Research Topic

Towards a Full Understanding of Magnetic Storms and Substorms

About this Research Topic

For the discipline of Space Physics, there are two outstanding topics that evade resolution in spite of decades/centuries of dedicated research: magnetic storms and substorms. The space phenomenon called magnetic storm, alternatively known as a geomagnetic storm, was first reported in the 19th century by Alexander von Humboldt. He made recordings on the bearing of a magnetic compass in Berlin from May 1806 to June 1807. With this effort, he revealed a notable erratic deflection of the compass bearing on 21 December 1806. Later scientific investigation using the magnetic disturbances on the ground led to the introduction of three phases of a geomagnetic storm: initial, main, and recovery phase. The three phases are generally marked by worldwide systematic variations of the horizontal component of the Earth's magnetic field. However, deviations from this systematic variation can occur for some geomagnetic storms with apparent absence of the initial phase. Geomagnetic storms generally last for 2 to 3 days. Embedded within a geomagnetic storm, the shorter-duration geomagnetic disturbances are most evident at the high-latitude region. Nature reveals this association even with the first awareness of geomagnetic storm as Alexander von Humbolt noted bright auroral displays accompanying the erratic deflection of a compass bearing.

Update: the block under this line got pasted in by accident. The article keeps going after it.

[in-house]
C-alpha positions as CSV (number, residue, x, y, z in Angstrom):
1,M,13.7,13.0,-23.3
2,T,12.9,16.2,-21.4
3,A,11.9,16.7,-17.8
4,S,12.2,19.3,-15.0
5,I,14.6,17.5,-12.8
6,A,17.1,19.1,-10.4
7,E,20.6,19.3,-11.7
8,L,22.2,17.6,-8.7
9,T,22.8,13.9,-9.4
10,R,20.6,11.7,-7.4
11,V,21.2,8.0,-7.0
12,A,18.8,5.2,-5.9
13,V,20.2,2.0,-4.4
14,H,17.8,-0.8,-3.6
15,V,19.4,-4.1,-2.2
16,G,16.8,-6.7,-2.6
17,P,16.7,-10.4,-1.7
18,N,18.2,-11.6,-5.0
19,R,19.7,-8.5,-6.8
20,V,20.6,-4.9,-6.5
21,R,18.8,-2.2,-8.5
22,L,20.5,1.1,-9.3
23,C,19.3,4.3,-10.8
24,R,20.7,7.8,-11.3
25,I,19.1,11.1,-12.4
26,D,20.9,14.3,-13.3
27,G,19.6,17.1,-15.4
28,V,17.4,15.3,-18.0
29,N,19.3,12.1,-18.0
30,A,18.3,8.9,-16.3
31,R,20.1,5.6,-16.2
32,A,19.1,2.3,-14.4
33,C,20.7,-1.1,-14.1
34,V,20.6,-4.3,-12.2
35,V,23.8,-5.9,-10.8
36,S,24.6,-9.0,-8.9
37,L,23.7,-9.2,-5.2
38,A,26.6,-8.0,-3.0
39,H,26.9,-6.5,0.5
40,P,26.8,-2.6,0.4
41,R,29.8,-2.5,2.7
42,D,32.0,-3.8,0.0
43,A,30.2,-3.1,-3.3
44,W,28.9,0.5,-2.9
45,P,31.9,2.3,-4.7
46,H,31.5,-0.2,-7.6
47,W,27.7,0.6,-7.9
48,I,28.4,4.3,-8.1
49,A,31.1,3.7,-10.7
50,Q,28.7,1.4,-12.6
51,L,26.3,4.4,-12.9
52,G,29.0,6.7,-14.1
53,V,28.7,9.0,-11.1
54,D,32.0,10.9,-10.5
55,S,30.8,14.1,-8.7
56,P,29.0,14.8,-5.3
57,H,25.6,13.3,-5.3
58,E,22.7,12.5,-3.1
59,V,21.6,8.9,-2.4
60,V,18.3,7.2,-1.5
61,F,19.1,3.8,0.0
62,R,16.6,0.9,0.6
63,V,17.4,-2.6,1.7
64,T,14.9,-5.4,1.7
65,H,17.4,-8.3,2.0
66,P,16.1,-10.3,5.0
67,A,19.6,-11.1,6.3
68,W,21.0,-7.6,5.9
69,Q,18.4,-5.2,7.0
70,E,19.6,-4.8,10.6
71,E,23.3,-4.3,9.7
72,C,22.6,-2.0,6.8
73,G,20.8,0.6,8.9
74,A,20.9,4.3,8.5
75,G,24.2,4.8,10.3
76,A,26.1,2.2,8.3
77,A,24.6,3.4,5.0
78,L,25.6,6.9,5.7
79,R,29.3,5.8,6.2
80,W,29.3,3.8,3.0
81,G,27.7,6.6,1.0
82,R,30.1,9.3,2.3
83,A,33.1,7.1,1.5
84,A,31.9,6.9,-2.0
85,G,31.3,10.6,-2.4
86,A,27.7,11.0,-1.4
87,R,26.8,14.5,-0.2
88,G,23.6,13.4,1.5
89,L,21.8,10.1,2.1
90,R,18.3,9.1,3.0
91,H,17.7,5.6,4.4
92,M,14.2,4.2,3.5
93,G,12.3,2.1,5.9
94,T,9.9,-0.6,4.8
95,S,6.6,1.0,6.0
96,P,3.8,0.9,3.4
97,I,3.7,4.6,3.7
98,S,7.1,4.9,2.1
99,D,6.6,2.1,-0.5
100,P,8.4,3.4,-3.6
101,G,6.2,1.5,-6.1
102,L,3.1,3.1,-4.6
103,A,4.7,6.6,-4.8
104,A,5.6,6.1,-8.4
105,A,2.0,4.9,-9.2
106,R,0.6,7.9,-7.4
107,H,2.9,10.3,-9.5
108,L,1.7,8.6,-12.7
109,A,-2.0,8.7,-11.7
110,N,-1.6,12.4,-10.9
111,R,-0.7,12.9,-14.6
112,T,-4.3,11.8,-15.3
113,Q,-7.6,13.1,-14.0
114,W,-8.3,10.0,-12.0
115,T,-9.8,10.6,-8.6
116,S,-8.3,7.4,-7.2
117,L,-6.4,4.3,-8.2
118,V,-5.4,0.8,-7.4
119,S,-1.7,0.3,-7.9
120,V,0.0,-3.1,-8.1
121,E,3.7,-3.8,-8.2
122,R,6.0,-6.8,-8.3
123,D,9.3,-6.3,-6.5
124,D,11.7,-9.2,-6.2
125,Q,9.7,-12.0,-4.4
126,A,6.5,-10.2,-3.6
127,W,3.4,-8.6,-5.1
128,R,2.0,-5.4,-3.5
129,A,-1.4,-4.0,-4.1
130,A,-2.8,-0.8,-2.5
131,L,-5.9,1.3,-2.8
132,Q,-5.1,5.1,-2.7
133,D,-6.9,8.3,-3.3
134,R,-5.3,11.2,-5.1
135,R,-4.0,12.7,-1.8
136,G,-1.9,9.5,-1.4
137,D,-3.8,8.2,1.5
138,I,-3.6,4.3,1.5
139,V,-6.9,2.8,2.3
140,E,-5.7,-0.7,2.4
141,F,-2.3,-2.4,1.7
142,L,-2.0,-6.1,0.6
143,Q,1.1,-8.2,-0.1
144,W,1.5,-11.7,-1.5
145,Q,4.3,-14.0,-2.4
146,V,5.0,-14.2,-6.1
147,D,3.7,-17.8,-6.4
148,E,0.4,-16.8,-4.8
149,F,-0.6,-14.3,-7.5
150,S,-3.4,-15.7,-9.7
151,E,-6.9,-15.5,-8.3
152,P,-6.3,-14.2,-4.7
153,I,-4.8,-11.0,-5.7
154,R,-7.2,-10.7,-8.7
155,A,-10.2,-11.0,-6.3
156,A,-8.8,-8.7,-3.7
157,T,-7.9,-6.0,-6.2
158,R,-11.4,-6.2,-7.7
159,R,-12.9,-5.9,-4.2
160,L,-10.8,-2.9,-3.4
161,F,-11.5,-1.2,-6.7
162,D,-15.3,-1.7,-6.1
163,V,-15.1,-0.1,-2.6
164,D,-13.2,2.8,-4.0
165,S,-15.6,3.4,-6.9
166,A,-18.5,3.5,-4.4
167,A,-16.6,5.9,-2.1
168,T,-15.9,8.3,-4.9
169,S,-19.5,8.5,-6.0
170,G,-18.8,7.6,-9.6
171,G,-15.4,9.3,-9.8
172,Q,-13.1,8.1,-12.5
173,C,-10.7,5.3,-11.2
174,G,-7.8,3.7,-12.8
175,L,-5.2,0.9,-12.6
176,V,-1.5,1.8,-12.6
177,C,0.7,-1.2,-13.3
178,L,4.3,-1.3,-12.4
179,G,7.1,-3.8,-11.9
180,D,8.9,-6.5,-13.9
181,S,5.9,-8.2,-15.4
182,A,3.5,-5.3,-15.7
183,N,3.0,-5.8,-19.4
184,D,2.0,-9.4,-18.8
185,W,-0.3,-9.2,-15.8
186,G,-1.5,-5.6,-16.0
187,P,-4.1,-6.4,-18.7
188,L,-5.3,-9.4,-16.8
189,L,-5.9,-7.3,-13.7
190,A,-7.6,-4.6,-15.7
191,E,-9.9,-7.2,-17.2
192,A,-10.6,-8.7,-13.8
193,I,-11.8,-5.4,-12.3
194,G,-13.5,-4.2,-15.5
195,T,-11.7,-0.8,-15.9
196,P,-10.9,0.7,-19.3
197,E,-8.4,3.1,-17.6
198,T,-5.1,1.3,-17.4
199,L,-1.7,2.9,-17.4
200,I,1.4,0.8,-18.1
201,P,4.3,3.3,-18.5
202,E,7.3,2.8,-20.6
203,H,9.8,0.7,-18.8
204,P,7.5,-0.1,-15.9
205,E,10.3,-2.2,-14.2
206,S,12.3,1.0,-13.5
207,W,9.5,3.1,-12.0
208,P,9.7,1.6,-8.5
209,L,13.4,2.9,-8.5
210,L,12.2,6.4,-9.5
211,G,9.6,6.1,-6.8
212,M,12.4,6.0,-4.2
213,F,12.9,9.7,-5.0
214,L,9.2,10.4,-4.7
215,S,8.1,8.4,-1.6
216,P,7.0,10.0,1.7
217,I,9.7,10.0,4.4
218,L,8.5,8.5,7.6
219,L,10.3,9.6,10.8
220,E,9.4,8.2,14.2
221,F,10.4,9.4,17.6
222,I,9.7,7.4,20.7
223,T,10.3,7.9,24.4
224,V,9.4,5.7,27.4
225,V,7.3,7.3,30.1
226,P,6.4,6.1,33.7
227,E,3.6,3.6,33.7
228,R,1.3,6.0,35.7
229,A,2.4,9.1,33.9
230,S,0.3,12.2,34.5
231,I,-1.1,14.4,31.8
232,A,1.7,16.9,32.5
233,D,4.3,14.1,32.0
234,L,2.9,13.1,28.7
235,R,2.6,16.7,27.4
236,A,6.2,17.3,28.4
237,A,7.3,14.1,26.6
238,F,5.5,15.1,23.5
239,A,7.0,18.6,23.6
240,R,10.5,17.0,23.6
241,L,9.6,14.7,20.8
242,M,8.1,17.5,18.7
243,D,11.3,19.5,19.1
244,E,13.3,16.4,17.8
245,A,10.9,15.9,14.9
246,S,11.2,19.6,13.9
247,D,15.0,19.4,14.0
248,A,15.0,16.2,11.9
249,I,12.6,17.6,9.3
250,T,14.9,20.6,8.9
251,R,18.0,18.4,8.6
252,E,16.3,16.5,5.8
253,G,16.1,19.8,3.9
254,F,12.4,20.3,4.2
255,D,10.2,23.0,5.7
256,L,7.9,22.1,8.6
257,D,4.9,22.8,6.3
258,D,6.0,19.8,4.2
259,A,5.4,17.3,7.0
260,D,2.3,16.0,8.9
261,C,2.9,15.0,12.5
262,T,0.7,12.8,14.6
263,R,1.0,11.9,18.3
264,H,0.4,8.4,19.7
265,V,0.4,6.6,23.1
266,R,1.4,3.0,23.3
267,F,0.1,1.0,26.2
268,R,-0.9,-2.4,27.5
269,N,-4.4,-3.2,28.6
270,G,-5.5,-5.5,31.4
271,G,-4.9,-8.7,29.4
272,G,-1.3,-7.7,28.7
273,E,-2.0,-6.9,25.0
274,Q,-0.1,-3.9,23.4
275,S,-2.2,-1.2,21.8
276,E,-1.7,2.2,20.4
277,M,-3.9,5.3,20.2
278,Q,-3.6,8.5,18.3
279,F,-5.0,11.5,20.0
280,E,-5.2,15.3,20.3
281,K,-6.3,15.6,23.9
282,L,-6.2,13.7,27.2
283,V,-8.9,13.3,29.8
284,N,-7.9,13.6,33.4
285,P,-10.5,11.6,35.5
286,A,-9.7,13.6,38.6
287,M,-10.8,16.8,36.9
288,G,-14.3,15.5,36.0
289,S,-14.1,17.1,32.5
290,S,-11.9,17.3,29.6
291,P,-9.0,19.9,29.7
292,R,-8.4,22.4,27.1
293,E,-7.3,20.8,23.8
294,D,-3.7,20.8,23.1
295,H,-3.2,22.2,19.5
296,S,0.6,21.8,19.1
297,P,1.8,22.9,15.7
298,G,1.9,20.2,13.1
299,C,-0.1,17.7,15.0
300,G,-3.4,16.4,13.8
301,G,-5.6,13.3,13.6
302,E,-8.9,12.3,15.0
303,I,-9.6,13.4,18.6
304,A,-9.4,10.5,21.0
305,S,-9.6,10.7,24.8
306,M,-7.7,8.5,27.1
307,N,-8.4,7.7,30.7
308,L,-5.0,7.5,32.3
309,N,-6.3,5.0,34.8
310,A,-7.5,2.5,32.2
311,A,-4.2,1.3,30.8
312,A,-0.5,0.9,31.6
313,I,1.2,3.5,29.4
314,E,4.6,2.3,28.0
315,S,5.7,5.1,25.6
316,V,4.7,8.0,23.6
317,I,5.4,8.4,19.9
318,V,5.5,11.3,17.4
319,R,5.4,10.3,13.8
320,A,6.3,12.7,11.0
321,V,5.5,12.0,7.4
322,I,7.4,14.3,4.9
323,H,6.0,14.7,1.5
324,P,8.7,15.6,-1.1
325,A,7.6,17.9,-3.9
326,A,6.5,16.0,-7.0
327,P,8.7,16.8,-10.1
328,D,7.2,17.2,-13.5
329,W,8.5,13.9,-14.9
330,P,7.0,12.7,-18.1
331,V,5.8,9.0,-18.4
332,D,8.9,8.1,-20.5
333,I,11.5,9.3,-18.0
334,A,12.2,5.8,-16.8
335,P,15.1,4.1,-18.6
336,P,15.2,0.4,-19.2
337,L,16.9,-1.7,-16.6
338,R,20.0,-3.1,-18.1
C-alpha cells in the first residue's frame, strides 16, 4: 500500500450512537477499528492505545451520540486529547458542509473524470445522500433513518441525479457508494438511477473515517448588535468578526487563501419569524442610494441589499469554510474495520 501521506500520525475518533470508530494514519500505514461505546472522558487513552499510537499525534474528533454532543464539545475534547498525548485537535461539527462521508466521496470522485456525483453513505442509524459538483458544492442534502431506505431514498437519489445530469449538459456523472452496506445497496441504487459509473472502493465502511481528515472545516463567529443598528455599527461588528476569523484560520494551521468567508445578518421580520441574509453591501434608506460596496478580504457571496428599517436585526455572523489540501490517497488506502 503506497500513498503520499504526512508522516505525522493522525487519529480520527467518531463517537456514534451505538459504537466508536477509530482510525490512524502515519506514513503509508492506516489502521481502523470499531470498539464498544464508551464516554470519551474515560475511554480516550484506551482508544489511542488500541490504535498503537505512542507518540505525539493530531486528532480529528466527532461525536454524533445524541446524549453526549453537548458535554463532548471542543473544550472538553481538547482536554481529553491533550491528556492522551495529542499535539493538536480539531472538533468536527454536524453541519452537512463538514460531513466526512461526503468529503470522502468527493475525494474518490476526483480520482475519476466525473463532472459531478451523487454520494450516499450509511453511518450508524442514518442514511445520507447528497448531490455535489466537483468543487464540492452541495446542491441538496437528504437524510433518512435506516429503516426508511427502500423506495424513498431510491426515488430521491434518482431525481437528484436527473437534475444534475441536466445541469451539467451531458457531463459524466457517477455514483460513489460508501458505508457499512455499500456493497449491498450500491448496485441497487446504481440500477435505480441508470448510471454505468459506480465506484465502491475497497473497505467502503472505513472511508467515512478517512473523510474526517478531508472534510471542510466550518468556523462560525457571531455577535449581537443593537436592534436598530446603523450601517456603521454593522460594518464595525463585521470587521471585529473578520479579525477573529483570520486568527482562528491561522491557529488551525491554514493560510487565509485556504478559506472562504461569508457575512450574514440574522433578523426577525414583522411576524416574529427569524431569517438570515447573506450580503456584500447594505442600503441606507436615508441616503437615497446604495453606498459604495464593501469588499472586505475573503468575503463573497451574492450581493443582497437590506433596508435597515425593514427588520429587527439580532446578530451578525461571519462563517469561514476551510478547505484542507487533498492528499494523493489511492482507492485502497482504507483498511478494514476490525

Through the establishment of global networks of all-sky-cameras to monitor the worldwide distribution of auroras, Syun-Ichi Akasofu in 1984 recognized a unique and identifiable sequence of auroral displays called auroral substorms. The latter indicates that each one of these disturbances constitute an elementary building block of a geomagnetic storm. Subsequent research revealed that auroral substorms are merely one of the facets of disturbances that span over a vast volume of space.

The rather simplistic view of activities in space is now challenged in many ways. Progress in space research equipped with highly-sophisticated instrumentations on the ground and in space has blossomed into a discipline that has close ties with daily human activities as witnessed by space weather development and significant implications on the physical processes responsible for implosive phenomena in our Universe. Although there are many theories proposed for both geomagnetic storms and substorms, there is yet no consensus on their underlying physical processes. This Research Topic aims to reflect on the present status of space research and contemplate how to achieve a full understanding of these natural phenomena.


Keywords: Space weather, Space plasmas, Space turbulence, Plasma instabilities, Magnetic reconnection


Important Note: All contributions to this Research Topic must be within the scope of the section and journal to which they are submitted, as defined in their mission statements. Frontiers reserves the right to guide an out-of-scope manuscript to a more suitable section or journal at any stage of peer review.